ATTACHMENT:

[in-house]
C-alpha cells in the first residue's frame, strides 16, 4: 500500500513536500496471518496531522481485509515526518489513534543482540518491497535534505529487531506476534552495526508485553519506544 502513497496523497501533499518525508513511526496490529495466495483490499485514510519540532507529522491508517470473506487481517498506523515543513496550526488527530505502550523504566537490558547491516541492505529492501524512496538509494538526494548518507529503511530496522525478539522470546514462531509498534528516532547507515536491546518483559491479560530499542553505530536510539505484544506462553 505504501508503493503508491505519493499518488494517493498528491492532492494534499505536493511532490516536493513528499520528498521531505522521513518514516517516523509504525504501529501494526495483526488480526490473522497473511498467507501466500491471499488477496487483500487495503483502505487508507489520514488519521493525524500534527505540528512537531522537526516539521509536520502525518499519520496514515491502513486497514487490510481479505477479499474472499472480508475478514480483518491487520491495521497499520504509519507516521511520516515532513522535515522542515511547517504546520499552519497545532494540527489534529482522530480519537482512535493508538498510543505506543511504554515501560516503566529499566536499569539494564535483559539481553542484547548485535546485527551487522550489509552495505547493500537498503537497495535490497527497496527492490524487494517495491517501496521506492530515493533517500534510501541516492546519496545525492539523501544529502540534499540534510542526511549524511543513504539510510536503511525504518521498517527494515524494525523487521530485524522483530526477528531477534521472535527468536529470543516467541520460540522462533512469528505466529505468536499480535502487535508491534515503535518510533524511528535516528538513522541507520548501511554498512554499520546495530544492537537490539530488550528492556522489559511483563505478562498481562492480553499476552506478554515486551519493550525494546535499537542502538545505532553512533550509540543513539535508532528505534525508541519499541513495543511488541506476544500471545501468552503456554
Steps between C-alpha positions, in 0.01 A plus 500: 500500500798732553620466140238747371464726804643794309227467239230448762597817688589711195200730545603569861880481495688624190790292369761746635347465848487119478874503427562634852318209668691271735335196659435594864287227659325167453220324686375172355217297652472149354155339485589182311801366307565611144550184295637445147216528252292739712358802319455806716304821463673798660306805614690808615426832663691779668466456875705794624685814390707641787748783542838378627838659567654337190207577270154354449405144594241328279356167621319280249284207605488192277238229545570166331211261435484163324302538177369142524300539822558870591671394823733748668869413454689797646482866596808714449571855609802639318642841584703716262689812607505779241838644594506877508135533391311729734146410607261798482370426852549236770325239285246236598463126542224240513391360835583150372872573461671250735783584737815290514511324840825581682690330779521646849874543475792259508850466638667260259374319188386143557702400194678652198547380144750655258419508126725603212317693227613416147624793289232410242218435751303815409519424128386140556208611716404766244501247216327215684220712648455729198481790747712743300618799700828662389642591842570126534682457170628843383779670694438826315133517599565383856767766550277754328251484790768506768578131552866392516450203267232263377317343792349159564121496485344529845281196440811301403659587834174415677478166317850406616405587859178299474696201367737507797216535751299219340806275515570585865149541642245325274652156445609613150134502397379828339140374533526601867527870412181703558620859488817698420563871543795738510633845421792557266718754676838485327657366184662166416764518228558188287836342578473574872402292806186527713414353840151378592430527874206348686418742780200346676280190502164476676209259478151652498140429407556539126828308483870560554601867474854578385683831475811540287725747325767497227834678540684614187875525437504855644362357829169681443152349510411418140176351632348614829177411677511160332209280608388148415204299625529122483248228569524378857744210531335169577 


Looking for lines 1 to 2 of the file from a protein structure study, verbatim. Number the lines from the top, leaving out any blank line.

[in-house]
C-alpha cells in the first residue's frame, strides 16, 4: 500500500513536500496471518496531522481485509515526518489513534543482540518491497535534505529487531506476534552495526508485553519506544 502513497496523497501533499518525508513511526496490529495466495483490499485514510519540532507529522491508517470473506487481517498506523515543513496550526488527530505502550523504566537490558547491516541492505529492501524512496538509494538526494548518507529503511530496522525478539522470546514462531509498534528516532547507515536491546518483559491479560530499542553505530536510539505484544506462553 505504501508503493503508491505519493499518488494517493498528491492532492494534499505536493511532490516536493513528499520528498521531505522521513518514516517516523509504525504501529501494526495483526488480526490473522497473511498467507501466500491471499488477496487483500487495503483502505487508507489520514488519521493525524500534527505540528512537531522537526516539521509536520502525518499519520496514515491502513486497514487490510481479505477479499474472499472480508475478514480483518491487520491495521497499520504509519507516521511520516515532513522535515522542515511547517504546520499552519497545532494540527489534529482522530480519537482512535493508538498510543505506543511504554515501560516503566529499566536499569539494564535483559539481553542484547548485535546485527551487522550489509552495505547493500537498503537497495535490497527497496527492490524487494517495491517501496521506492530515493533517500534510501541516492546519496545525492539523501544529502540534499540534510542526511549524511543513504539510510536503511525504518521498517527494515524494525523487521530485524522483530526477528531477534521472535527468536529470543516467541520460540522462533512469528505466529505468536499480535502487535508491534515503535518510533524511528535516528538513522541507520548501511554498512554499520546495530544492537537490539530488550528492556522489559511483563505478562498481562492480553499476552506478554515486551519493550525494546535499537542502538545505532553512533550509540543513539535508532528505534525508541519499541513495543511488541506476544500471545501468552503456554